Stacked Tubes Fuse to form Elongated Tubes
Elastin and Collagen in Cultispher Tubular Constructs
Sections of the Cultispher tube constructs cultured for 7–17 days in agarose molds were also subjected to Picrosirius red staining and examined by polarized light microscopy. In 7-day constructs, the regions located between microcarrier beads were found to contain numerous fiber-like structures that show green/yellow birefringence (Figs. 4g, 4h, arrows), characteristic of newly deposited or less cross-linked collagen. Fibers having green/yellow birefringence could be found that were aligned circumferential to the lumen. Green/yellow fibers were also widely distributed throughout the day 12 and 17 constructs with relatively higher levels of green/yellow birefringence apparent in association with the epithelial layers (Figs. 4i–4l). Over time, the relative levels of red/orange birefringence, which is characteristic of mature cross-linked collagen, appeared to increase in association with the layers of cells lining the lumenal and ablumenal surfaces of the tubes (Fig. 4l). We also observed that over time the relative level of red/orange birefringence associated with construct-embedded Cultisphers diminished, concomitant with the progressive reduction in Cultispher size, perhaps reflective of a degradative process.
Immunohistological staining was performed to evaluate elastin deposition in the 7, 12 and 17-day constructs. Analysis of the constructs in cross section showed punctate deposits of elastin immunolabel in interbead regions and regions associated with the epithelial-like layers (Figs. 4m–4r). With time in culture, the relative intensity of anti-elastin immunolabeling appeared to increase. Confocal analysis of anti-elastin stained whole mounts, cut to permit en face examination of the lumenal surface, revealed fibrillar configurations, with elastin-containing fibers often oriented parallel to one another (Figs. 4s, 4t). Since control reactions showed that cell-free Cultisphers were weakly positive for elastin (i.e., diffuse staining, never fibrillar) (Fig. 4u), it is possible that the Cultispher manufacturing procedure might allow for dermal elastin to be a component in addition to porcine skin gelatin. For this reason, our interpretations of the immunohistological analysis of elastin were focused on extra-Cultispher regions of the constructs i.e., inter-Cultispher bead regions and the layers of cells lining the lumenal and ablumenal surfaces of the tubes. As evidence for the specificity of the anti-elastin immunolabeling, controls showed no reactivity by the fluorochrome conjugated secondary antibody in the absence of primary antibody, as well as positive detection of elastin in the ascending aorta (Figs. 4v–4x).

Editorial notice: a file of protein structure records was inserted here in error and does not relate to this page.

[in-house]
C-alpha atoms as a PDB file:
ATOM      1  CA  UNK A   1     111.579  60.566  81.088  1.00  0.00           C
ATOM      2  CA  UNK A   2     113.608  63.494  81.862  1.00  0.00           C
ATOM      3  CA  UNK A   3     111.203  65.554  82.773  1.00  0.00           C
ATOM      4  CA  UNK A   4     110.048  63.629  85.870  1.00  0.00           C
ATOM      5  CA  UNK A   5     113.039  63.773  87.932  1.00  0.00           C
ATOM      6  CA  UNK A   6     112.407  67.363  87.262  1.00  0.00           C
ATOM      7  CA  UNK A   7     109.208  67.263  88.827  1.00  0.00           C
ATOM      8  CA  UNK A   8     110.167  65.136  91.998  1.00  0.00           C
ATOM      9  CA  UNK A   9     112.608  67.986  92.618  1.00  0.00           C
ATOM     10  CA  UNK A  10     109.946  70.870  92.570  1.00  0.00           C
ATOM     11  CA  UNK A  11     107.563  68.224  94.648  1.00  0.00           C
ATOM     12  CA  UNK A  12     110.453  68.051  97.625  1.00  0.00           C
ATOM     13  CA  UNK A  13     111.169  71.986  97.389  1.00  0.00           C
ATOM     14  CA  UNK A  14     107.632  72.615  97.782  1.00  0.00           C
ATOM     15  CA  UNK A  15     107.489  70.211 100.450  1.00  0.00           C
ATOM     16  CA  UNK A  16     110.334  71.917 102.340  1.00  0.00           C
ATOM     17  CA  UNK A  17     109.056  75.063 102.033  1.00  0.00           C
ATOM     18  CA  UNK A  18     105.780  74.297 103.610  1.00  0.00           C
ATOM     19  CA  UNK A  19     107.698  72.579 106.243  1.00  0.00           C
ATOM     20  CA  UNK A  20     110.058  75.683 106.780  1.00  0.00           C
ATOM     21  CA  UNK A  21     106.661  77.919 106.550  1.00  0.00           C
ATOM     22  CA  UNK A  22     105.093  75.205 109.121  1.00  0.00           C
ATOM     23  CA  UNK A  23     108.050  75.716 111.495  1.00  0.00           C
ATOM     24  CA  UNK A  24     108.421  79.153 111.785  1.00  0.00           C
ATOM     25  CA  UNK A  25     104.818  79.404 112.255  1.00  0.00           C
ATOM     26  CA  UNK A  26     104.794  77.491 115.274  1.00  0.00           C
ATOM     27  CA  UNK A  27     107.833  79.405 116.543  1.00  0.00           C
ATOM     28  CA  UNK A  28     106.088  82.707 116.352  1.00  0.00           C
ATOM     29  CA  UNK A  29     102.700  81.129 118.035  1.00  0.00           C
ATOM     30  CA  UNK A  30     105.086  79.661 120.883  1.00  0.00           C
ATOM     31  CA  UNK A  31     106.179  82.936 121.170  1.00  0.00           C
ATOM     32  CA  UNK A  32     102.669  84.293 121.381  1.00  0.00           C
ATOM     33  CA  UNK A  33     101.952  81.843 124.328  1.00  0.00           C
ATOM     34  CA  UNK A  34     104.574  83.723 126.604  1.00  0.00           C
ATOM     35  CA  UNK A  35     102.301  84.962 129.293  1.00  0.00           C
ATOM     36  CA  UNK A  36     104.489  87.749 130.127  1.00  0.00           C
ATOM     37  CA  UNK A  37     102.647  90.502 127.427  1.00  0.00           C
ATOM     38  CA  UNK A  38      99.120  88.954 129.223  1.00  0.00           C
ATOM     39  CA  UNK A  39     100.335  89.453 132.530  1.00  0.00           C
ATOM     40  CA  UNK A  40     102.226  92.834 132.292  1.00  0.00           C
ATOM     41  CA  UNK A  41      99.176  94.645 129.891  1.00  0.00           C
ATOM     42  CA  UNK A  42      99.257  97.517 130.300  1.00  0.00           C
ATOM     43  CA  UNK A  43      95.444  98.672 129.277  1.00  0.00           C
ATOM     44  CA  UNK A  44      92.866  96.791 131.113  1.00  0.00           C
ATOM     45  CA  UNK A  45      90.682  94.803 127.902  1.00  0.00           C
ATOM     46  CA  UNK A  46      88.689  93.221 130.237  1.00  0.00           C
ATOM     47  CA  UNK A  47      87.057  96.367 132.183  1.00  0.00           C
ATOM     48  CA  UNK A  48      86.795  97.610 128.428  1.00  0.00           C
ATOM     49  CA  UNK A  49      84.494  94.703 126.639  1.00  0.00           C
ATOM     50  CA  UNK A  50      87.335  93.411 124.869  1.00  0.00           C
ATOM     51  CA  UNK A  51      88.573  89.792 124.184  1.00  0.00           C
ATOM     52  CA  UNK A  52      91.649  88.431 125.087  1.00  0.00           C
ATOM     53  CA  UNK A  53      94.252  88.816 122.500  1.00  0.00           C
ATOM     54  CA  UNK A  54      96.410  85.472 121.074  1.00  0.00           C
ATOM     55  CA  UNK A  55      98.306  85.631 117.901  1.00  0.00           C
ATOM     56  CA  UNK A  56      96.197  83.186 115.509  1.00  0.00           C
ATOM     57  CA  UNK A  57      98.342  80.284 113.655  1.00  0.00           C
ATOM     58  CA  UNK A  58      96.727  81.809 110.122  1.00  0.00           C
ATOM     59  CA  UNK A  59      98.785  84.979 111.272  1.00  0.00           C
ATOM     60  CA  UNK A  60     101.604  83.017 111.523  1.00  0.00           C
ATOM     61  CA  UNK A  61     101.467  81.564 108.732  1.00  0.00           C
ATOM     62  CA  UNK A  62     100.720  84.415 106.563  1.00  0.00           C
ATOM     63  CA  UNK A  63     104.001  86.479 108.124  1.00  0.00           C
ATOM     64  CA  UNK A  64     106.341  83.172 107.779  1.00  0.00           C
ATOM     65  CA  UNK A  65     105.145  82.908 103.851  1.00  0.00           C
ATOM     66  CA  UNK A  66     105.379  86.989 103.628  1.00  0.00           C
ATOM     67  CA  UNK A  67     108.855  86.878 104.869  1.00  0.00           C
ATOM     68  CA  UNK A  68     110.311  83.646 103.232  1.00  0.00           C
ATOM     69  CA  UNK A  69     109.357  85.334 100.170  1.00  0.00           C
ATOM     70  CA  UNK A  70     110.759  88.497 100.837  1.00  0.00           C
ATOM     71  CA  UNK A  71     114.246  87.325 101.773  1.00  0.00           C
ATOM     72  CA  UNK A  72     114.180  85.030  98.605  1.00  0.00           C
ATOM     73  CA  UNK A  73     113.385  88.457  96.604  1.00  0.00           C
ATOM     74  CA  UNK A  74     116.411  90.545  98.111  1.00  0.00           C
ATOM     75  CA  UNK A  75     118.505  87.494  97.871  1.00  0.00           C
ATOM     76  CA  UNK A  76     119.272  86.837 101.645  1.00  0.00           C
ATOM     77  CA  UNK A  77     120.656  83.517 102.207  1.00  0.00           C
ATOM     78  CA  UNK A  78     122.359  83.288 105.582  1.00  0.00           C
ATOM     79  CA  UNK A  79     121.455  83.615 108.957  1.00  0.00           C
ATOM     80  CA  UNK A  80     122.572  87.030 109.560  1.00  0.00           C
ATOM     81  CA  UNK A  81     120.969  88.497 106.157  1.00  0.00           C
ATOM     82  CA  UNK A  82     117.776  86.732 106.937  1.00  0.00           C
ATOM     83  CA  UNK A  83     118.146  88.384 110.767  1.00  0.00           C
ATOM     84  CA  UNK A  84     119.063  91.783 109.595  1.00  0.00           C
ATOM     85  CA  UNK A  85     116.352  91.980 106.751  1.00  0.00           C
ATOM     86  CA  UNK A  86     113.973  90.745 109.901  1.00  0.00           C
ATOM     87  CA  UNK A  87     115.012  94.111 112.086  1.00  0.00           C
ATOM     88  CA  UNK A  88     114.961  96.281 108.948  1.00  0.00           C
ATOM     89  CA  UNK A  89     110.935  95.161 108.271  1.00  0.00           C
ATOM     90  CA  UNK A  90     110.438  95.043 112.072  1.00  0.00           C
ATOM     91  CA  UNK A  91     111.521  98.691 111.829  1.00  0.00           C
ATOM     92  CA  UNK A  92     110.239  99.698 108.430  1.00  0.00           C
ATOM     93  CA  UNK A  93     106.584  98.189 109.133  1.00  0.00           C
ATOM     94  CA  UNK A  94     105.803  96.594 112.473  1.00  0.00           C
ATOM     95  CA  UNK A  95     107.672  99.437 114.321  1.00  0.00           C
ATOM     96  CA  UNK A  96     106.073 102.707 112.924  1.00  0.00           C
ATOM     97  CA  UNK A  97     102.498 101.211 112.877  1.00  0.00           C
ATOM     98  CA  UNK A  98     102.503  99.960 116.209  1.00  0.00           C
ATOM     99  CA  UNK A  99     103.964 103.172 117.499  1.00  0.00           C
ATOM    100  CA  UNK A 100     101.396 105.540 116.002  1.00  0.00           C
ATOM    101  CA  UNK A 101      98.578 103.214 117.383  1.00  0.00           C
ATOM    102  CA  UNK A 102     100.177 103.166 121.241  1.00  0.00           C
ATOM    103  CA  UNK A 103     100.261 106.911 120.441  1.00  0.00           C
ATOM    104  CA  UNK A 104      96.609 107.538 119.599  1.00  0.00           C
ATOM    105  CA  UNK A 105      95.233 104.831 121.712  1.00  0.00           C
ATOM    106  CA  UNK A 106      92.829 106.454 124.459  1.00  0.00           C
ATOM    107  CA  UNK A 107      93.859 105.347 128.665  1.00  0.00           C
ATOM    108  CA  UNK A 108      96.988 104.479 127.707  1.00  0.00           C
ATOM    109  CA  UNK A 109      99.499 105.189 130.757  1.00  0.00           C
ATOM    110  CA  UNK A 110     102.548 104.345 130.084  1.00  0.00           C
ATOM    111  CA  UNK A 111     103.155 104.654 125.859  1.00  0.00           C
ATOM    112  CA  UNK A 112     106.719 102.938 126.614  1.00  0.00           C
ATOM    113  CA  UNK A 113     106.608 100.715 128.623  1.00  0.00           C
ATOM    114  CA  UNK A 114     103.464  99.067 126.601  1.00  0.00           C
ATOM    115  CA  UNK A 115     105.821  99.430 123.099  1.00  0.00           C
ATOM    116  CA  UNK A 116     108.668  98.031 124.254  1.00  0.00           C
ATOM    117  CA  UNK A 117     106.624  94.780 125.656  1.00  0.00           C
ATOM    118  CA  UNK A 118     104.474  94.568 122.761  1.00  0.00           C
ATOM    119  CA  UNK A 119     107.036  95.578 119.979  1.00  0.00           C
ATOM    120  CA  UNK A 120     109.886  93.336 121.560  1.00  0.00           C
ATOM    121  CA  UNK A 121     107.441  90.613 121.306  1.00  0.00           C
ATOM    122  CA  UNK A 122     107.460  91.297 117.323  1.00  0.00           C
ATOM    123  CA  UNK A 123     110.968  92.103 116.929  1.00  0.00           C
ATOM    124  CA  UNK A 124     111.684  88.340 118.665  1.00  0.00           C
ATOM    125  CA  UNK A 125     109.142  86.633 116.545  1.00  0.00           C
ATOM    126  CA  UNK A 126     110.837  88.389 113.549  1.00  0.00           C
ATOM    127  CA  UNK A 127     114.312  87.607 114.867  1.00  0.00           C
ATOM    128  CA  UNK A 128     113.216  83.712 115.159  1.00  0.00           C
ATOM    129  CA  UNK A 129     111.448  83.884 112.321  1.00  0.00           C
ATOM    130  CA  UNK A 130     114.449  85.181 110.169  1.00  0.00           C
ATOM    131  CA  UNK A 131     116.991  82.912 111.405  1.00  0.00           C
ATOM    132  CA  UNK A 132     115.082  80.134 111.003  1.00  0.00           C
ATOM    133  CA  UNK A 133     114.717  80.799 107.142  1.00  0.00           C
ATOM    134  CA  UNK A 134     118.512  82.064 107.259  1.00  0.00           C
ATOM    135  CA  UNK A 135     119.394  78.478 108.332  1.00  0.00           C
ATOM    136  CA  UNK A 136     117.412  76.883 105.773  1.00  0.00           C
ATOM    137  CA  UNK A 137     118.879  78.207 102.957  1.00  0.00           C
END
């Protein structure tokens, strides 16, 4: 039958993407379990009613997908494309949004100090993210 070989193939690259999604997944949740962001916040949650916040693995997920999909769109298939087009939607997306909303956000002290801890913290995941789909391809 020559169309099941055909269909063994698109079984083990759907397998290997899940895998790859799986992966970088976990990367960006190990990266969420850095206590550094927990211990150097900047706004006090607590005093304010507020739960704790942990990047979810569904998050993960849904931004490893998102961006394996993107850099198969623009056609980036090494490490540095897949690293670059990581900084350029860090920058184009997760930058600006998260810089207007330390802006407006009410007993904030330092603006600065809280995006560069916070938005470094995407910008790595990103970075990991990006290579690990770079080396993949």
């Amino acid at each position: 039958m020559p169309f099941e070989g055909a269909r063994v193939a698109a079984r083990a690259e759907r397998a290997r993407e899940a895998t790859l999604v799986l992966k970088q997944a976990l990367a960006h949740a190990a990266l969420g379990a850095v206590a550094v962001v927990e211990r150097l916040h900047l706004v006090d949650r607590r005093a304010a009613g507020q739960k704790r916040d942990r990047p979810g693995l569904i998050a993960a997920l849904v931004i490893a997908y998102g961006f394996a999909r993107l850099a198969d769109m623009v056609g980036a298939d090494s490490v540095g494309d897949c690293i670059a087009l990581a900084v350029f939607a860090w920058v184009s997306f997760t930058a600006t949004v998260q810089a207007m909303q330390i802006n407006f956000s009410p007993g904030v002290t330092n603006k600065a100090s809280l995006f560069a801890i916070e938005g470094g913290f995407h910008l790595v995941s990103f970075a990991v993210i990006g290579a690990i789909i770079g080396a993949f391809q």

Tubular Constructs Exhibit Progressive Stiffening with Prolonged Culture Periods
Decellularized Tubular Constructs Exhibit Mechanical Behavior Similar to that of Living Constructs
Living constructs were treated with hypotonic and hypertonic rinses and SDS to obtain acellular ring constructs. The uniaxial mechanical response of decellularized 17 day constructs (inset panel of Fig. 6d) was nearly identical to that of living constructs cultured for the same amount of time (Fig. 6d). Two-way ANOVA analyses revealed that while culture time is a statistically significant factor in determining Eelastin and Ecollagen, cellularization state and the interaction between the two are insignificant factors. Moreover, a post hoc Tukey test with α = 0.05 indicates statistically insignificant differences in both moduli of the cellularized and decellularized 17 day samples.
Here we demonstrate that cellularized gelatin macroporous microcarriers (i.e., Cultisphers) can be used as self-adhering building blocks for the fabrication of tubular structures. The ability of cellularized Cultisphers to adhere to one another involved the formation of both cellular and ECM bridging between microcarrier beads. Cellular bridges included cells occupying the inter-bead spaces as well as epithelium-like cell layers lining the lumenal and ablumenal surfaces of the tubular constructs. The propensity of cellularized Cultisphers to form cellular bridges was apparent even when they were in suspension culture, as evidenced by the formation of aggregates interconnected by both VE-cadherin-positive and SM alpha actin-positive cells. While the present studies employed Cultisphers laden with endothelial cells and vascular smooth muscle cells, we also found that Cultisphers containing co-cultures of endothelial cells and the multipotent mouse cell line, C3H10T1/2, underwent inter-microcarrier bead cellular bridging (data not shown). By contrast, little to no inter-microcarrier bead cellular bridging was apparent when Cultisphers containing only endothelial cells (HUVECs) were used (data not shown). This observation is similar to other findings showing that co-culture of endothelial cells with retinal cells on microcarrier beads was required to stimulate endothelial cells to form endothelial cords that interconnect microcarrier beads.11